The Models of Extended Disclosure available are:_

● Model A – no order for disclosure
● Model B – Limited Disclosure
● Model C – Request-led search-based disclosure
● Model D – Narrow search-based disclosure
● Model E – Wide search-based disclosure

When deciding whether or not it is reasonable or proportionate to order a particular Model of Extended Disclosure, the Court will consider all circumstances of the case and the seven factors set out in paragraph 6.4 of PD 51U.

At this stage the parties will also have been required to file and serve their Costs Budgets and have engaged in BDR, but until such time as the Disclosure Guidance Hearing has taken place and the Model of Disclosure ordered, is it possible to submit or finalise the anticipated costs for the disclosure phase?  Fortunately, paragraph 22.2 of PD 51U makes provision for the parties to notify the Court that they have agreed to postpone completion of that section of Form H until after the CMC or DGH.  If they have made this agreement, then they must complete the disclosure section within the period ordered and where possible the Court will consider that part of the Costs Budget without an oral hearing.

In order to comply with an Order for Extended Disclosure, the parties must comply with paragraph 12.1 of PD 51U by filing and serving a Disclosure Certificate: https://www.justice.gov.uk/courts/procedure-rules/civil/pdf/update/appendix-4-practice-direction-51u.pdf (which contains a statement of truth), together with service of an Extended Disclosure List of Documents and production of the documents which are disclosed.

PD 51U states quite clearly in paragraph 23.1 that proceedings for contempt of Court may be brought against a person who signs or causes to be signed by another person a false Disclosure Certificate without an honest belief in its truth.  

What does all this actually mean? ….less work ….reduced costs….I am afraid I don’t think so!  More form filling….strict adherence to time limits…..more detailed consideration when preparing budgets as to which Model of Disclosure will be ordered. More co-operation between the parties already involved in litigation!  More detailed instructions to your Costs Draftsman…who will need to know which Model of Extended Disclosure you prefer to adopt, and how many documents are likely to be involved. Consideration will also need to be given to the reasonableness and proportionality of your preferred method in the context of the whole claim.  The parties must remember to inform the Court if the disclosure phase is to be completed after CMC, to file the updated version following the CMC, to diarise and if necessary chase the Court for the return of the approved full Budget and to file the front page of the approved Budget within seven  days of receipt of the Judge’s decision on the disclosure phase. And the most important question of all,...how long is all this likely to take and to COST!!!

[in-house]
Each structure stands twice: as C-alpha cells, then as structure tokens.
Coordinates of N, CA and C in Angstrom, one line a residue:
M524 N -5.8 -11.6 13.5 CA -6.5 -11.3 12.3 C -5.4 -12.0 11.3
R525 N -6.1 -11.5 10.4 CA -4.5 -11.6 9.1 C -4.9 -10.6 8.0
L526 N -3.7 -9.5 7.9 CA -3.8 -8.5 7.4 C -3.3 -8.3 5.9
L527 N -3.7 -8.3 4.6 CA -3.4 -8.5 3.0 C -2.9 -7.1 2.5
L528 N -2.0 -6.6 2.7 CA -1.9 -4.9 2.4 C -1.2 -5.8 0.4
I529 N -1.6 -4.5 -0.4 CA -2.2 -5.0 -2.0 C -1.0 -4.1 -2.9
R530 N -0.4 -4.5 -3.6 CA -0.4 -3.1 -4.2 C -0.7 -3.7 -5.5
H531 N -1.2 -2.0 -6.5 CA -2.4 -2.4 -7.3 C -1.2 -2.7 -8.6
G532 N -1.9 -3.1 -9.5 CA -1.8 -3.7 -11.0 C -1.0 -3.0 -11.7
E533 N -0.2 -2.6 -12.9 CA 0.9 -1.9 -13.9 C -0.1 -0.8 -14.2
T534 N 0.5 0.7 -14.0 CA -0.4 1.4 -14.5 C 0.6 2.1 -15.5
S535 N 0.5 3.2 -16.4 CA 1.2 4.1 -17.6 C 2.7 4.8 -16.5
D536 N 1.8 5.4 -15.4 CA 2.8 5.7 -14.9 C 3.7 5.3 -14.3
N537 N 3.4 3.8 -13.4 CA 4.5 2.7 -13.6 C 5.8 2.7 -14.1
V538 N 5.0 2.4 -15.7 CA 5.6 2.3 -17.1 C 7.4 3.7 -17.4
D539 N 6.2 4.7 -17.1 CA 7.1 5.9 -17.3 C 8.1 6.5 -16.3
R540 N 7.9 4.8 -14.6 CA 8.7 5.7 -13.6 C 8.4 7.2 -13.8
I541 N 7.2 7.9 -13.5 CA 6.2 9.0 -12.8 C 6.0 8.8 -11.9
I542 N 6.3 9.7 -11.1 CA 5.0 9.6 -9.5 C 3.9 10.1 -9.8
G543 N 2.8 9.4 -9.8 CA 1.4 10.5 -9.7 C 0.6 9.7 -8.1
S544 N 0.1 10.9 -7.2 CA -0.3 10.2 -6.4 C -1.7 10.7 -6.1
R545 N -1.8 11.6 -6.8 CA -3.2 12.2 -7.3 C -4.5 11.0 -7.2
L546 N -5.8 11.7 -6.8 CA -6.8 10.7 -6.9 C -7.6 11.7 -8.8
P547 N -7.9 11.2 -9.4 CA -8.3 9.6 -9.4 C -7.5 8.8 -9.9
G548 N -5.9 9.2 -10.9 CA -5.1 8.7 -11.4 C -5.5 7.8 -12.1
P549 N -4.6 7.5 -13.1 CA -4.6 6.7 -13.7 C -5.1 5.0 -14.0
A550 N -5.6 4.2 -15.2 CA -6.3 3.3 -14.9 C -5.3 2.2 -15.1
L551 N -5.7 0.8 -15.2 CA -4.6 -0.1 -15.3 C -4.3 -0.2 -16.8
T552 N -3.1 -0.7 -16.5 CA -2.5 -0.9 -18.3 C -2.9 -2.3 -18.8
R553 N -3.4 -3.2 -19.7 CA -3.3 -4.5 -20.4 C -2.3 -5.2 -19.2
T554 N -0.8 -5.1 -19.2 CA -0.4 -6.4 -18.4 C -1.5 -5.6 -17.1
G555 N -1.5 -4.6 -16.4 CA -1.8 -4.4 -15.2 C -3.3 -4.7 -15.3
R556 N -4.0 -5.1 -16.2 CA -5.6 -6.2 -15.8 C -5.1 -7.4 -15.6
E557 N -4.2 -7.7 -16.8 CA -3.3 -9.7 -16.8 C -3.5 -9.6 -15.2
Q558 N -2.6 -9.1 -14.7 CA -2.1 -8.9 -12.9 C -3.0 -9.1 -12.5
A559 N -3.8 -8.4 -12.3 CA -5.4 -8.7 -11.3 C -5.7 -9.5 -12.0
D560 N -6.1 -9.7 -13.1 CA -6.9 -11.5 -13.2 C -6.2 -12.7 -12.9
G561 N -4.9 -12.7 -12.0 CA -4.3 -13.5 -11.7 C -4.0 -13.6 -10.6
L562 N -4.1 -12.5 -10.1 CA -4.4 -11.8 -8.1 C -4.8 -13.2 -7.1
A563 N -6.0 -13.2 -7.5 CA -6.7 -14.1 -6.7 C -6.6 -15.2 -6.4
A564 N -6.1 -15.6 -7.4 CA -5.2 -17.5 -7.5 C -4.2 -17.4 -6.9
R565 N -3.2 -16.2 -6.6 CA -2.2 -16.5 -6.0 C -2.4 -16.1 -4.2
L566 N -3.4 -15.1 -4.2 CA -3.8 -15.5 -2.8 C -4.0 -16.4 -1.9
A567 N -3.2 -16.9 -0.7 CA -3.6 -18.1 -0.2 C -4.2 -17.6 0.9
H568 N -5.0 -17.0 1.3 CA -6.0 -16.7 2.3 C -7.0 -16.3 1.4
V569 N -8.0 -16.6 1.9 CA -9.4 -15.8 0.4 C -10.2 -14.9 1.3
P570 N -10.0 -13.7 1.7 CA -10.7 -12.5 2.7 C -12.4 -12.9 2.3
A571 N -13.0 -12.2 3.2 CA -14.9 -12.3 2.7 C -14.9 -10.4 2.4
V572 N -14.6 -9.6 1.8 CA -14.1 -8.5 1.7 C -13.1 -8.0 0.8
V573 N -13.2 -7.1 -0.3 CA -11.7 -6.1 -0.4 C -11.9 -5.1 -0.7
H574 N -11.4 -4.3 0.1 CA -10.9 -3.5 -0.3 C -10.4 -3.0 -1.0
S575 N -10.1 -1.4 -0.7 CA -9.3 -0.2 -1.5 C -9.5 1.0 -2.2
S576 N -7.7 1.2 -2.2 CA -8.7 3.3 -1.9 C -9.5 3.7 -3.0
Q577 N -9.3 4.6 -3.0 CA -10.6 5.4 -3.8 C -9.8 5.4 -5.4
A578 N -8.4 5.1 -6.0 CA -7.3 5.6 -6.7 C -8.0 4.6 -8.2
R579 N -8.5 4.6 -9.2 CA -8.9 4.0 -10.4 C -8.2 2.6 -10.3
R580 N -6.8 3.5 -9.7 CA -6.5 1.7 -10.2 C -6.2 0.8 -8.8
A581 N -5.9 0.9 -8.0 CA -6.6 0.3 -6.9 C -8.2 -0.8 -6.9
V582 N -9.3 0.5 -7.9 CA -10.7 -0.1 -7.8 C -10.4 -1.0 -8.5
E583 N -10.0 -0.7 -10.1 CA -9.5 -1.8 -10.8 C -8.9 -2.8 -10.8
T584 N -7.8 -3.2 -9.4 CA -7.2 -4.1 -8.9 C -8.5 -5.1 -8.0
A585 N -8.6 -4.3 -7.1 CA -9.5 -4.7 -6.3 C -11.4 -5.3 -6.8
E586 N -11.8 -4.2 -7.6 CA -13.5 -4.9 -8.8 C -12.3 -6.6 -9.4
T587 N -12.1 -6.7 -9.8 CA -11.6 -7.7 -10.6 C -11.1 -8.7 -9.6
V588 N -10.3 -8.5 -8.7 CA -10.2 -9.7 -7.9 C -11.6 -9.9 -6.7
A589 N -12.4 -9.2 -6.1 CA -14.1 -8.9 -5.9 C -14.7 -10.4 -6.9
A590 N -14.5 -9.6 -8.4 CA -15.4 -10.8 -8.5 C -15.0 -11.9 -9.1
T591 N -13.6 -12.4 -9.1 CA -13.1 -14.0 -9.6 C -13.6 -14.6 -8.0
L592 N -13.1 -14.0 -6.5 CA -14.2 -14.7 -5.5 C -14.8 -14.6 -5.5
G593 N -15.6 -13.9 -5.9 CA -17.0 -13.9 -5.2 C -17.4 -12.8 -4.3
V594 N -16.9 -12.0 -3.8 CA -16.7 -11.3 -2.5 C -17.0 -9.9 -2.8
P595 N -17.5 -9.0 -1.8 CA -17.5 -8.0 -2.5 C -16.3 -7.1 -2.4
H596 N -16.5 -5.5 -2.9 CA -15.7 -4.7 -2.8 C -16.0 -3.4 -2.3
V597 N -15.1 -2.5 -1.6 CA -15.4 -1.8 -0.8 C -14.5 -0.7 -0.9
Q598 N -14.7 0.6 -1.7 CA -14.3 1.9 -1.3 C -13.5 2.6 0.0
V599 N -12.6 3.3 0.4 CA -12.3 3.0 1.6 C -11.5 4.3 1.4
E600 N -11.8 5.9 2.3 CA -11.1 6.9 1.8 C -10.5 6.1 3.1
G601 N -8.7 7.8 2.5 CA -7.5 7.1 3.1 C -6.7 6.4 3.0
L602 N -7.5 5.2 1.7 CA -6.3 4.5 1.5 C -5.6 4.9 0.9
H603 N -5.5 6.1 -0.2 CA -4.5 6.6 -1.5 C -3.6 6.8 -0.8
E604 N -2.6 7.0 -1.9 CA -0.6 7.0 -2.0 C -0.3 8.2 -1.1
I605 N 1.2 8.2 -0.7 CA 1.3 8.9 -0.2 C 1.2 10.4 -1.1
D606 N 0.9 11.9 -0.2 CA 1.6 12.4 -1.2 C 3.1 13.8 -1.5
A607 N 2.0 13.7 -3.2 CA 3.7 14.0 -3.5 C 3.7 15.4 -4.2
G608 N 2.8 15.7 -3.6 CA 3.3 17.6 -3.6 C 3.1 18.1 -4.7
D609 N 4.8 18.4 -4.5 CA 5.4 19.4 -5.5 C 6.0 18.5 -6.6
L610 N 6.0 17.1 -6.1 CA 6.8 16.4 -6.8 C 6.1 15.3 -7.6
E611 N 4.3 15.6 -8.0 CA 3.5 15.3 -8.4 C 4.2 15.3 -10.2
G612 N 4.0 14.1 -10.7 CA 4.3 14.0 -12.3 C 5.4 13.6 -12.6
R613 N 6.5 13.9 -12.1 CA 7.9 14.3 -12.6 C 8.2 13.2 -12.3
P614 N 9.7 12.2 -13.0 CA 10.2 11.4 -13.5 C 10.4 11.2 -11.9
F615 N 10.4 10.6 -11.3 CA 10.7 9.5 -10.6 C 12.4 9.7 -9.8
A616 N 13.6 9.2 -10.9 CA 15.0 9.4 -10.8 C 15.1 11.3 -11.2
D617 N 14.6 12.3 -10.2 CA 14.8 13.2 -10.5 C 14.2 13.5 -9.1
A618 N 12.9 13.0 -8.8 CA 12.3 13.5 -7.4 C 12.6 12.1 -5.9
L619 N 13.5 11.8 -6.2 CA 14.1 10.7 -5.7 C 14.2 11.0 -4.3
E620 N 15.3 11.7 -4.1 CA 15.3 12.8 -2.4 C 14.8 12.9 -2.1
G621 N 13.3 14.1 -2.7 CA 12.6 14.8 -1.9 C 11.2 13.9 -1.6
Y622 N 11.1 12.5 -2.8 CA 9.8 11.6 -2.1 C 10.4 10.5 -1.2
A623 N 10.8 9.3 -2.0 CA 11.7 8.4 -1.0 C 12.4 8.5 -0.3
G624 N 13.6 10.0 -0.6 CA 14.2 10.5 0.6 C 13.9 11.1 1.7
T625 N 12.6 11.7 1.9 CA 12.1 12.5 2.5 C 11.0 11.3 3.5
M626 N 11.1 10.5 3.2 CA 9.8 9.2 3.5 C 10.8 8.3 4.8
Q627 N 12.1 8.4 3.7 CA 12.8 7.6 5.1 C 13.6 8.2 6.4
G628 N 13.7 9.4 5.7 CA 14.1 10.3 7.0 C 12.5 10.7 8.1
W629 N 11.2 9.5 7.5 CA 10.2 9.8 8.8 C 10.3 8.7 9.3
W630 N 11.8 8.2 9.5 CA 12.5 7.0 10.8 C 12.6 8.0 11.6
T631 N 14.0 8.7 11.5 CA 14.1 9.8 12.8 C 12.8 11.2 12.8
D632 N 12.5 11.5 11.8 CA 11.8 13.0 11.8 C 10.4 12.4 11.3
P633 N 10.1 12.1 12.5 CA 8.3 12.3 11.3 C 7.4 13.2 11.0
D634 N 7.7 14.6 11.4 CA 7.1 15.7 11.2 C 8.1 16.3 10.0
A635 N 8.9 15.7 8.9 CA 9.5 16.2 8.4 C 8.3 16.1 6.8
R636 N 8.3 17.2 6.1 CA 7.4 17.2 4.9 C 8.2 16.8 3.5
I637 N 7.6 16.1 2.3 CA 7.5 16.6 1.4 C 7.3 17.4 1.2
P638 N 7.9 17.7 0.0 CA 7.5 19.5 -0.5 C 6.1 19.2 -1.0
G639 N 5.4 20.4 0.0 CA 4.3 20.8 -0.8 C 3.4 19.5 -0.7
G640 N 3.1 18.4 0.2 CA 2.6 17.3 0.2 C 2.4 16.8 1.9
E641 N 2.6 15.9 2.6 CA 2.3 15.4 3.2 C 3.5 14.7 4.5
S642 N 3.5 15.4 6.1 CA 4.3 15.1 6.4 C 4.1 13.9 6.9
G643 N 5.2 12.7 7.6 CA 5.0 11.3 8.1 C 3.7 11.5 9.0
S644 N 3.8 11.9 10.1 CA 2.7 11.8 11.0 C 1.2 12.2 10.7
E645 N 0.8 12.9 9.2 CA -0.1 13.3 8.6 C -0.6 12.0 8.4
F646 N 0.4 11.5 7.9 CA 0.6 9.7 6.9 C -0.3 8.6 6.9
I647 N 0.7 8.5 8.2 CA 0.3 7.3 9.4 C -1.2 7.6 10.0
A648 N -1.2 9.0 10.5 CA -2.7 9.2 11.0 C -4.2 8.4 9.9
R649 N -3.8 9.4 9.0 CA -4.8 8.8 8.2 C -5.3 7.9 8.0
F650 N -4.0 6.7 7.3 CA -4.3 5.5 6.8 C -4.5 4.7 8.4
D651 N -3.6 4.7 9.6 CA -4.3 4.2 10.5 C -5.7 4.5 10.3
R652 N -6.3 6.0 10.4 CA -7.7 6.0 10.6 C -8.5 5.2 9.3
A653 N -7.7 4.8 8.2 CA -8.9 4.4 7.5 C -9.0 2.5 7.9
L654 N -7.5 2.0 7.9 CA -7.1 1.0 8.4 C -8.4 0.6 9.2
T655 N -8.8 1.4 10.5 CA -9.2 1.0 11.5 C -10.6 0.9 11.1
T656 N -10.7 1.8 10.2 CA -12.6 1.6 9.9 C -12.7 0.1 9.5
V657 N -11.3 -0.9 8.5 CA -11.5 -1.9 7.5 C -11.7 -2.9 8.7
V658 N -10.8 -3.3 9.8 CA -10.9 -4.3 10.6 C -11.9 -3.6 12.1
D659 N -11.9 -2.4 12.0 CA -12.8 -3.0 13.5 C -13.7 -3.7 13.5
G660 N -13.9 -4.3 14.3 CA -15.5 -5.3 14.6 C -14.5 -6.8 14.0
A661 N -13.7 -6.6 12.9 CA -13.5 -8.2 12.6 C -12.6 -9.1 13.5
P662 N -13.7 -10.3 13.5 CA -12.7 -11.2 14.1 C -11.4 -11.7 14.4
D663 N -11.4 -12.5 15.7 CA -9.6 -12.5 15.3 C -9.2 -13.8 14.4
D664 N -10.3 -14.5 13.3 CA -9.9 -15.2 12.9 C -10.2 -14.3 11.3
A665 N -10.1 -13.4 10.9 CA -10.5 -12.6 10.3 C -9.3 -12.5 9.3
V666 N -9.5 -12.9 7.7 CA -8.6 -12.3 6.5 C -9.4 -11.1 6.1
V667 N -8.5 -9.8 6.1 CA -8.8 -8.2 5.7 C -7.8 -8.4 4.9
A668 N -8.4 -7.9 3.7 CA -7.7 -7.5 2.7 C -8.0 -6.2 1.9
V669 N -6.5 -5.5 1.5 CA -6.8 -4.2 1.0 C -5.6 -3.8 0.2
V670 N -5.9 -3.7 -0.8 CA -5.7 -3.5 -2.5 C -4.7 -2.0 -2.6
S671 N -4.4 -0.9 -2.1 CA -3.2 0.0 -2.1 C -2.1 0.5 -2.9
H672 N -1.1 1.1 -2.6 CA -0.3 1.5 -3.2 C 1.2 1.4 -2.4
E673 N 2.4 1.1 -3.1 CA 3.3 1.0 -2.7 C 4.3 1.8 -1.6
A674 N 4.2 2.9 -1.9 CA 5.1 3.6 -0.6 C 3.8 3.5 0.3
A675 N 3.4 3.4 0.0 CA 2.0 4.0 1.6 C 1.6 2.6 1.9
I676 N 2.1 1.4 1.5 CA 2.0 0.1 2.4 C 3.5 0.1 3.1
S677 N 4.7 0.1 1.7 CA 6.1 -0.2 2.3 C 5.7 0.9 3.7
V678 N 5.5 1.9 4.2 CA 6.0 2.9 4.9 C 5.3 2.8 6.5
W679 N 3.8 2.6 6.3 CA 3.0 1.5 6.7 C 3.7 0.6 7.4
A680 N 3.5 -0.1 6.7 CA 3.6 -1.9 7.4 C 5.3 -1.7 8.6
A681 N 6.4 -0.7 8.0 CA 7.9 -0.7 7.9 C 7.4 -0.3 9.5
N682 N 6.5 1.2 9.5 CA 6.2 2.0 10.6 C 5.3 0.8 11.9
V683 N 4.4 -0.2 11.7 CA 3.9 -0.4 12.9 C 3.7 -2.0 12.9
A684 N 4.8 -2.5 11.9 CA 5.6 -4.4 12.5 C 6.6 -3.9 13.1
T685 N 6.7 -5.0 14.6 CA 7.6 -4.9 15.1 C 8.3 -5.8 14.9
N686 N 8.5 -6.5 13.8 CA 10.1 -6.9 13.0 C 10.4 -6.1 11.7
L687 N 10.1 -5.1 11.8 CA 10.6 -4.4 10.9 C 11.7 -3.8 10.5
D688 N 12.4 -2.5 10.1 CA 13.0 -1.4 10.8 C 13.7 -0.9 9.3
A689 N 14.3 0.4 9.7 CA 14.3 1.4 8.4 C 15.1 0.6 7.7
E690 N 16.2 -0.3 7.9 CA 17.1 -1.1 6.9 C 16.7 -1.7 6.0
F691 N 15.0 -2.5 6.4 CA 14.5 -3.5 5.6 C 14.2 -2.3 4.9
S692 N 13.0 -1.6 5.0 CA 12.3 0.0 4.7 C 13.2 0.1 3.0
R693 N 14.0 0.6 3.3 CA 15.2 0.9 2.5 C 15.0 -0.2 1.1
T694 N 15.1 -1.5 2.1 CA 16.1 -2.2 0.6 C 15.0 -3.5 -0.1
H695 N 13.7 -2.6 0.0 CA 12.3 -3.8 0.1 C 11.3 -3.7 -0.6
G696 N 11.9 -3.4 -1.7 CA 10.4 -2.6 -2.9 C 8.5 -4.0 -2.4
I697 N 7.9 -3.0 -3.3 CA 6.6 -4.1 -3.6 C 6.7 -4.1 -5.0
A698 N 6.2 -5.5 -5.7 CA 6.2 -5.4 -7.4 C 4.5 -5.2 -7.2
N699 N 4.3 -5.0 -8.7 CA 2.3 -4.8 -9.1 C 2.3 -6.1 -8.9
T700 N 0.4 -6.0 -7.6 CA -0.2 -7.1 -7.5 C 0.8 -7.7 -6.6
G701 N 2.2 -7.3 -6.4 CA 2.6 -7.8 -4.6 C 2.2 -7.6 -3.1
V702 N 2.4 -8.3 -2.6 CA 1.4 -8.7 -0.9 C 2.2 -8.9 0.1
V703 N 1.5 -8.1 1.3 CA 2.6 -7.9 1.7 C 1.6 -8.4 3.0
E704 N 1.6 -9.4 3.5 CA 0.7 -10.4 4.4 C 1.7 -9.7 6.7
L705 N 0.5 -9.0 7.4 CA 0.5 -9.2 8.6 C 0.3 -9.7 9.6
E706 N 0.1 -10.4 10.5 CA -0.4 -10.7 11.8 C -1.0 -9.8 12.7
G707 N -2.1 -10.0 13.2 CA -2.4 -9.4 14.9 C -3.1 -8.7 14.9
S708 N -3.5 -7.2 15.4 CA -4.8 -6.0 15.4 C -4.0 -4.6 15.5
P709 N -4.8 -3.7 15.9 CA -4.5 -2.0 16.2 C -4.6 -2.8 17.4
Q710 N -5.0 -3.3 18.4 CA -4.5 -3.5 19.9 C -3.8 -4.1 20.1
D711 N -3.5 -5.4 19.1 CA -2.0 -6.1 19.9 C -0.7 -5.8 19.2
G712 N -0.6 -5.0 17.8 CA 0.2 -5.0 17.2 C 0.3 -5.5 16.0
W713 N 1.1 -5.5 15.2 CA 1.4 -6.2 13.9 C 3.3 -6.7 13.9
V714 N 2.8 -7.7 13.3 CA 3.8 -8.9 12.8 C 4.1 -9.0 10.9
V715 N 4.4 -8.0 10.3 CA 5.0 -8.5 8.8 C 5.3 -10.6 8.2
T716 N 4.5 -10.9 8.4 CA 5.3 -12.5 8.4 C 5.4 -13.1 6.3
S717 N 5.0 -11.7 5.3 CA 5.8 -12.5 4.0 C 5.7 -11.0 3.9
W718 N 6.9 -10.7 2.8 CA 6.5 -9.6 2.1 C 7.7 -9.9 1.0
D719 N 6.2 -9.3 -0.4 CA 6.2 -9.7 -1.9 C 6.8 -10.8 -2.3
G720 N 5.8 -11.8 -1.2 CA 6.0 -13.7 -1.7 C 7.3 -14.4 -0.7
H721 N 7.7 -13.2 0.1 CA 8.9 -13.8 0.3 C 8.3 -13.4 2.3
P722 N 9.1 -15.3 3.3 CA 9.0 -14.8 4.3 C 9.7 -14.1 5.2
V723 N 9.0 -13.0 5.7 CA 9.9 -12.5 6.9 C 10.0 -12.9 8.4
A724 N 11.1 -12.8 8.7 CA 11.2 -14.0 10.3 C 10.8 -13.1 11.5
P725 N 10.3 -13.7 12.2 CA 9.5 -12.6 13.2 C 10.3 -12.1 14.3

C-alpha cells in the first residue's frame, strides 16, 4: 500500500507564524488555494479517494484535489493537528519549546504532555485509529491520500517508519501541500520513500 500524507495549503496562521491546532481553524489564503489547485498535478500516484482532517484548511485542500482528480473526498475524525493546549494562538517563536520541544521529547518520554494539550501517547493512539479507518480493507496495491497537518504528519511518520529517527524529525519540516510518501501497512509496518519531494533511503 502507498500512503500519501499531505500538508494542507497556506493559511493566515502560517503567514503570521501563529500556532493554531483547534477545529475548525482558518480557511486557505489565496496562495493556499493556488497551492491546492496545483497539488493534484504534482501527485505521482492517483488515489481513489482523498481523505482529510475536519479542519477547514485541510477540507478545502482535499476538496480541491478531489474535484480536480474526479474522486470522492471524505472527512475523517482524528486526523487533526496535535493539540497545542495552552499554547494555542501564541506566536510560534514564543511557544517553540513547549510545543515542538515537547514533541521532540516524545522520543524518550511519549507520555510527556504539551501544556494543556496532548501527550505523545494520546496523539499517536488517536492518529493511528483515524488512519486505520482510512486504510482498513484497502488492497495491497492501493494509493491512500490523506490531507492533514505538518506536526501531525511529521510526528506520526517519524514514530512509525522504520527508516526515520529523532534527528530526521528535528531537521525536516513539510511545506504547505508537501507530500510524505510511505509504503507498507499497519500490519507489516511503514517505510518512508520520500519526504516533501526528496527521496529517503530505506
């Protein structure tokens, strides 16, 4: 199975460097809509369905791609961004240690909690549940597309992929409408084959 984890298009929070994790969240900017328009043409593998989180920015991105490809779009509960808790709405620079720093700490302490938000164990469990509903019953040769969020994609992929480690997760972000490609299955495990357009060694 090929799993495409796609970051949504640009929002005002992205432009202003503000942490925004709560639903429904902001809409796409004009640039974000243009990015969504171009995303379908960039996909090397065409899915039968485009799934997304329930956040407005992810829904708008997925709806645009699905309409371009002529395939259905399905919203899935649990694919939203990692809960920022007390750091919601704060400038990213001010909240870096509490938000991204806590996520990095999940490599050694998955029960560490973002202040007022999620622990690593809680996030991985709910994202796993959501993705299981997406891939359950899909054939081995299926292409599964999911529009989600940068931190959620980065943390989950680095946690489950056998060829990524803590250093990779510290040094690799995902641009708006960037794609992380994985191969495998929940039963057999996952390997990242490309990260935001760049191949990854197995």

This pilot scheme is meant to save costs!

At Burcher Jennings we pride ourselves in our service level to our clients and our commitment to support our client firms in navigating these difficult waters, thus building on the continued strength and viability of their firms.  We provide detailed advice on all areas of concern, including retainer issues and practice and procedure, as a matter of course.

We look forward to continuing to work with our existing clients and meeting new clients to demonstrate how we differentiate ourselves from the rest.

Small enough to be bespoke – large enough to cope!

This article was written by Victoria Morrison-Hughes who is head of Burcher Jennings’ Manchester office and joined the firm in early 2016. A qualified Costs Lawyer with a degree in accountancy and finance, coupled with extensive experience working as a lawyer in high street practice provides Victoria with unique insight into both the operational and technical demands of a legal business. Her main areas of expertise include commercial litigation, clinical negligence, catastrophic injury, Court of Protection and solicitor & own client disputes together with Costs management and negotiations.  Victoria’s primary focus is on providing excellent client care and service where her priority rests on quality and ensuring clients receive a bespoke service.